Many genes are differentially expressed amongst tissues, regulated by non-coding regulatory elements [76]. In addition, it has become clear that there are more than 40,000 protein isoforms encoded in the human genome, whose expression levels vary amongst tissues. Although there are examples of genetic disorders caused by the loss of tissue-specific protein isoforms [41, 47, 57, 100], it is unknown whether a tissue-relevant loss of an essential gene can be involved in human disease. Here, we report on such a scenario, providing evidence that a novel form of a severe DEE syndrome is caused by the brain-relevant loss of the essential gene UGP2 due to an isoform-specific and germ line-transmitted start codon mutation. We present data that this is likely a more frequent disease mechanism in human genetics, illustrating that essential genes for which organism-wide loss is lethal can still be implicated in genetic disease when only absent in certain tissues due to expression misregulation.

Methods

Patient recruitment

All affected probands were investigated by their referring physicians and all genetic analyses were performed in a diagnostic setting. Legal guardians of affected probands gave informed consent for genomic investigations and publication of their anonymized data.

Next-generation sequencing of index patients

Individual 1

Genomic DNA was isolated from peripheral blood leukocytes of the proband and both parents, and exome-coding DNA was captured with the Agilent SureSelect Clinical Research Exome (CRE) kit (v2). Sequencing was performed on an Illumina HiSeq 4000 with 150-bp paired-end reads. Reads were aligned to hg19 using BWA (BWA-MEM v0.7.13) and variants were called using the GATK haplotype caller (v3.7 (reference: https://www.broadinstitute.org/gatk/) [67]. Detected variants were annotated, filtered and prioritized using the Bench lab NGS v5.0.2 platform (Agilent technologies). Initially, only genes known to be involved in epilepsy were analyzed, followed by a full exome analysis revealing the homozygous UGP2 variant.

Individuals 2, 3 and 4

Using genomic DNA from the proband and parents (individual 4) or the proband, parents, and affected sibling (individuals 2 and 3), the exonic regions and flanking splice junctions of the genome were captured using the SureSelect Human All Exon V4 (50 Mb) (individual 4) or the IDT xGen Exome Research Panel v1.0 (individuals 2 and 3). Massively parallel (NextGen) sequencing was done on an Illumina system with 100 bp or greater paired-end reads. Reads were aligned to human genome build GRCh37/UCSC hg19 and analyzed for sequence variants using a custom-developed analysis tool. Additional sequencing technology and variant interpretation protocol has been previously described [82]. The general assertion criteria for variant classification are publicly available on the GeneDx ClinVar submission page (https://www.ncbi.nlm.nih.gov/clinvar/submitters/26957/).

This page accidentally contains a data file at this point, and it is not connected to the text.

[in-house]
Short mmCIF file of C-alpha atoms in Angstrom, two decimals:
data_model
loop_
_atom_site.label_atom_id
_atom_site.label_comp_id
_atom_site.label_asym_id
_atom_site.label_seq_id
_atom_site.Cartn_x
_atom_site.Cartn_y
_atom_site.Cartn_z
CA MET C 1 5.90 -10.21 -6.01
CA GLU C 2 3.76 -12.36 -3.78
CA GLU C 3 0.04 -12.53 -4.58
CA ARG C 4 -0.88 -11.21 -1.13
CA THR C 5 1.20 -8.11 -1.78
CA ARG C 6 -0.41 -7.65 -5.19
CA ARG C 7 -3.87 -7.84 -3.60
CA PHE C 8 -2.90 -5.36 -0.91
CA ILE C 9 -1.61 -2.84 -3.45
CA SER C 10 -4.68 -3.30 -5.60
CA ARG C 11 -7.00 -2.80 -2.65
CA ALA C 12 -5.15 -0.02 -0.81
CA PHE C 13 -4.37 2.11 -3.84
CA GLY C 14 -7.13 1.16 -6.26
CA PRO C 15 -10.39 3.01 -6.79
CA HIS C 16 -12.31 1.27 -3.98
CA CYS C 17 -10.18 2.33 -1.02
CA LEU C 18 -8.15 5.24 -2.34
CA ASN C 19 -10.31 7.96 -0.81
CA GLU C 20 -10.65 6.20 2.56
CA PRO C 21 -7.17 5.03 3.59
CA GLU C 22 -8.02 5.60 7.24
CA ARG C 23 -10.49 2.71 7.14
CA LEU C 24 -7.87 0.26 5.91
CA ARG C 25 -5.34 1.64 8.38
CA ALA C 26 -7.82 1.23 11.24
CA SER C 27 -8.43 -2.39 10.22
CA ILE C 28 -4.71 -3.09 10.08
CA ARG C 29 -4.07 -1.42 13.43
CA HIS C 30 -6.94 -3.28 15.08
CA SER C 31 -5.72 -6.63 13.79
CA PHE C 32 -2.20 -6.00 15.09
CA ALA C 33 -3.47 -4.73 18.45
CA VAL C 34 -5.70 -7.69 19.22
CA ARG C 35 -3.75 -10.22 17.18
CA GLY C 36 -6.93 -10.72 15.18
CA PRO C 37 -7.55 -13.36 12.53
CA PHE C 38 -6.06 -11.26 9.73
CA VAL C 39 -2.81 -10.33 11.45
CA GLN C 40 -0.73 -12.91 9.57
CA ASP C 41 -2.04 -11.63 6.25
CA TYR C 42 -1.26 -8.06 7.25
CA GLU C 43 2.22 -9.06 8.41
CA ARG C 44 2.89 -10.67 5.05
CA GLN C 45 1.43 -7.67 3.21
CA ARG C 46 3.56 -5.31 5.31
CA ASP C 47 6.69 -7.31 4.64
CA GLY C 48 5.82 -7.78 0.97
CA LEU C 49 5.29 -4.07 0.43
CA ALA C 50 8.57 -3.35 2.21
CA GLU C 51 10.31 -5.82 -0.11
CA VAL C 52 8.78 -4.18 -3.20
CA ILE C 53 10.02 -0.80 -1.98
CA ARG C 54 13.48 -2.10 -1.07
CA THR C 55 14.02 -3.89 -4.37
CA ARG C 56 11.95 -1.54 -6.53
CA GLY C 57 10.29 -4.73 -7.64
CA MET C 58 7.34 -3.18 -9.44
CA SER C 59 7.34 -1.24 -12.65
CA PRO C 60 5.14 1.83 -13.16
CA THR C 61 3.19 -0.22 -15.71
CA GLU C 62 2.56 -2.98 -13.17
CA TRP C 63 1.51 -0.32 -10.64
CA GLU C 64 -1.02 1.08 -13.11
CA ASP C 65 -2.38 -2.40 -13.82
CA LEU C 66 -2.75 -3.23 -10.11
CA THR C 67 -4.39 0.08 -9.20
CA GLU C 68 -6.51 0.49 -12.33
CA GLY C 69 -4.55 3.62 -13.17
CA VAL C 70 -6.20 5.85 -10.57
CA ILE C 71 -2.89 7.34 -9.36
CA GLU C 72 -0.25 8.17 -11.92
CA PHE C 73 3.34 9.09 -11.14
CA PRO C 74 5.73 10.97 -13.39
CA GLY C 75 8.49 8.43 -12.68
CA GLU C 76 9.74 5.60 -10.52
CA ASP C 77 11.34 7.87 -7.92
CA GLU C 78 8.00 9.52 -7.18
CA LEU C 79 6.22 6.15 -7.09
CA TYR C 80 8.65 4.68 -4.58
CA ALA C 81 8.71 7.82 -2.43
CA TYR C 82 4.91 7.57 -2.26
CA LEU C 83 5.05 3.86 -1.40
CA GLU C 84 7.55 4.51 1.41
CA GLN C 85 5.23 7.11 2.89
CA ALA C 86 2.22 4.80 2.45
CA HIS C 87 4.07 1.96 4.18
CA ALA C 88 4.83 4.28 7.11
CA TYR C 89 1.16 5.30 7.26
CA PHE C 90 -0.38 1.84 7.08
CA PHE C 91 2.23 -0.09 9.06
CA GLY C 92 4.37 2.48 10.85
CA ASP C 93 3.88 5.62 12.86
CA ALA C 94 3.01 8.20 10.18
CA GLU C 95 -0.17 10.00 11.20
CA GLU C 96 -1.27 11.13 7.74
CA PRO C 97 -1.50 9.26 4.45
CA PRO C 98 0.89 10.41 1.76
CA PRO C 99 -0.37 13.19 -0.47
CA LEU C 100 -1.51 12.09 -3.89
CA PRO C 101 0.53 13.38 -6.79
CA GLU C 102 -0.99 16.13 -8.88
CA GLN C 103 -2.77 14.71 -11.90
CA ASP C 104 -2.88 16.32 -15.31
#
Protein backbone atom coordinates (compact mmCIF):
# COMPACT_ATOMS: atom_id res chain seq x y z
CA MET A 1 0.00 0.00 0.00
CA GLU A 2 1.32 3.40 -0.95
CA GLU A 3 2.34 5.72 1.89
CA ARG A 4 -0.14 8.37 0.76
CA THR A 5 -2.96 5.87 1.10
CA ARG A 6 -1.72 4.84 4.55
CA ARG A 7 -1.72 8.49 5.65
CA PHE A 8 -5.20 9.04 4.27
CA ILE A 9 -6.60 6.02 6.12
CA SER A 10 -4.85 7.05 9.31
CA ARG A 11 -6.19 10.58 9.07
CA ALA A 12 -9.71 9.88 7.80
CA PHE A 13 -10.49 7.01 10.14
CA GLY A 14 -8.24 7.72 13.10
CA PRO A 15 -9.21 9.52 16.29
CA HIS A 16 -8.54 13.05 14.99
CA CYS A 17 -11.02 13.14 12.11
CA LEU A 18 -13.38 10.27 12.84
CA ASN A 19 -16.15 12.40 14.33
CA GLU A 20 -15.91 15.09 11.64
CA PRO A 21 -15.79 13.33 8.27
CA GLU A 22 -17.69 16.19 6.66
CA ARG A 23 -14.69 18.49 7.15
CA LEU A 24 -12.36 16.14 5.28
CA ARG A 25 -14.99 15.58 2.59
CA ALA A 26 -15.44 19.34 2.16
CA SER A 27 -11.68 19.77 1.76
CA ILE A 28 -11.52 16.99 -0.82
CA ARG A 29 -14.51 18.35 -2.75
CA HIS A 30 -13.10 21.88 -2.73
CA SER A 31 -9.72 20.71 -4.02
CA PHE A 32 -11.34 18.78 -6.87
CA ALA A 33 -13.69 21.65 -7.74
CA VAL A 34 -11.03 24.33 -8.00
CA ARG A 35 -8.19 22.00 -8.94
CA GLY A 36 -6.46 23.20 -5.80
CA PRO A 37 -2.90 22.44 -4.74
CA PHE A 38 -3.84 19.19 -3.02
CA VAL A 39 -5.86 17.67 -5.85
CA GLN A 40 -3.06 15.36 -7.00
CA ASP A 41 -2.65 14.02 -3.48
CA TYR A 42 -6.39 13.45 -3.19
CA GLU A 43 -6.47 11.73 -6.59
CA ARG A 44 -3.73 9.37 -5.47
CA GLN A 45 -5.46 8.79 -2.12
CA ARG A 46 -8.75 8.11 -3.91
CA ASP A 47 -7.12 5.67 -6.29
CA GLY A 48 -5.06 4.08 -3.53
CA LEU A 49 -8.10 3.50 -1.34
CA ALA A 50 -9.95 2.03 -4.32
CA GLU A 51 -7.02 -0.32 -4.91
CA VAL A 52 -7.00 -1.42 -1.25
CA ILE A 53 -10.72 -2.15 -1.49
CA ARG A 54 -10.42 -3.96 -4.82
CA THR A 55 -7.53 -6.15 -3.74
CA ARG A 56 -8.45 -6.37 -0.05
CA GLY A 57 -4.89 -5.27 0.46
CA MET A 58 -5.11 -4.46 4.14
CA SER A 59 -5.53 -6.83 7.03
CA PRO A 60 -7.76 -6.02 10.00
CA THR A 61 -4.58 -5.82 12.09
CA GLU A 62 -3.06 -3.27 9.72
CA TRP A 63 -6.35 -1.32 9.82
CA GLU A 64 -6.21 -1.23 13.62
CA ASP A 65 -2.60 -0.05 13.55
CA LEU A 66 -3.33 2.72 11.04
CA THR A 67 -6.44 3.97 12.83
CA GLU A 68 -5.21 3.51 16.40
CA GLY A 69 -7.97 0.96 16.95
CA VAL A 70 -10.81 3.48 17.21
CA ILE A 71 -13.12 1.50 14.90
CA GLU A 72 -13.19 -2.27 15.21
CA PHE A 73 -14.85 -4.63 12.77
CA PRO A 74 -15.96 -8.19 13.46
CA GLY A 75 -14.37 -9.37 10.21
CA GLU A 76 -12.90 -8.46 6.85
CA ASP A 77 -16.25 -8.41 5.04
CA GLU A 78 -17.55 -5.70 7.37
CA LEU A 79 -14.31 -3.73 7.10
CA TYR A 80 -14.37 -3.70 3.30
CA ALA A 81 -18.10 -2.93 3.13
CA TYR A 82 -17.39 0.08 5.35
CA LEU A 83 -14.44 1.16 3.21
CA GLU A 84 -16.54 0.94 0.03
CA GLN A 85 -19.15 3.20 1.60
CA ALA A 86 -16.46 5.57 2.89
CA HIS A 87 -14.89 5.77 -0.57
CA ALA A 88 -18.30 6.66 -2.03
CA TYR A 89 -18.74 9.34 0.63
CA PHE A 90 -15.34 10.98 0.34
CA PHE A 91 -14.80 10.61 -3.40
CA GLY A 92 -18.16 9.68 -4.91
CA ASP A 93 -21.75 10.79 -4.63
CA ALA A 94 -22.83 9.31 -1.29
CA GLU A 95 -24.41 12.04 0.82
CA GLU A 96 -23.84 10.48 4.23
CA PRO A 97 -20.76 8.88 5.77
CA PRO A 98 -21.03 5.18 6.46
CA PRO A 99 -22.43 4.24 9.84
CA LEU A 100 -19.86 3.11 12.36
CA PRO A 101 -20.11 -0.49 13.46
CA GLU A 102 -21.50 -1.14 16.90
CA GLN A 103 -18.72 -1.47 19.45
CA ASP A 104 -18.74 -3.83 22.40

Individual 5

Diagnostic exome sequencing was done at the Departments of Human Genetics of the Radboud University Medical Center Nijmegen, The Netherlands, and performed essentially as described previously [96].

Individuals 6, 7, 8, 9, 10, 14, 15, 16, 17 and 18

After informed consent, we collected blood samples from the probands, their parents and unaffected siblings, and extracted DNA using standard procedures. To investigate the genetic cause of the disease, WES was performed in the affected proband. Nextera Rapid Capture Enrichment kit (Illumina) was used according to the manufacturer’s instructions. Libraries were sequenced in an Illumina HiSeq3000 using a 100-bp paired-end reads protocol. Sequence alignment to the human reference genome (UCSC hg19), variants calling, and annotation were performed as described elsewhere [69]. After removing all synonymous changes, we filtered single nucleotide variants (SNVs) and indels, only considering exonic and donor/acceptor splicing variants. In accordance with the pedigree and phenotype, priority was given to rare variants [< 1% in public databases, including 1000 Genomes project, NHLBI Exome Variant Server, Complete Genomics 69, and Exome Aggregation Consortium (ExAC v0.2)] that were fitting a recessive or a de novo model. After identifying the UGP2 variant in the proband, Sanger sequencing was used to confirm segregation in other affected and unaffected family members.

Individuals 11, 20, 21 and 22

Whole exome sequencing was performed at CENTOGENE AG, as previously described [105].

Individuals 12 and 13

High-quality DNA was used to capture exons using the SureSelect kit (Agilent, Santa Clara, CA, US). Then genomic libraries were created according to the manufacturer’s protocols. Sequences were read on Proton (Life Technologies Inc., Carlsbad, CA, US). Downstream analyses such as sequence alignment, indexing and raw variant calling were done using publicly and commercially available tools such as Ion Reporter, SAMTools, and Genomic Analysis ToolKit. Moreover, variant interrogations were done using sequence-variant databases, such as dbSNP, Ensembl, and the National Heart, Lung, and Blood Institute (NHLBI) Exome Variant Server (EVS), 1000 genome project.

Individual 19

Whole exome sequencing was performed in a diagnostic setting at MEDGENOME, India. DNA extracted from blood was used to perform targeted gene capture using the Agilent SureSelect V5 exome capture kit. The libraries were sequenced to mean > 80–100 × coverage on Illumina sequencing platform. GATK best practices framework was used for variant identification using Sentieon (v201808.01), sequences obtained were aligned to GRCh37/hg19 using Sentieon aligner and analyzed using Sentieon for removing duplicates, recalibration and re-alignment of indels. Sentieon haplotypecaller has been used to identify variants which are relevant to the clinical indication. Gene annotation of the variants was performed using VEP program against the Ensemble release 91 human gene model.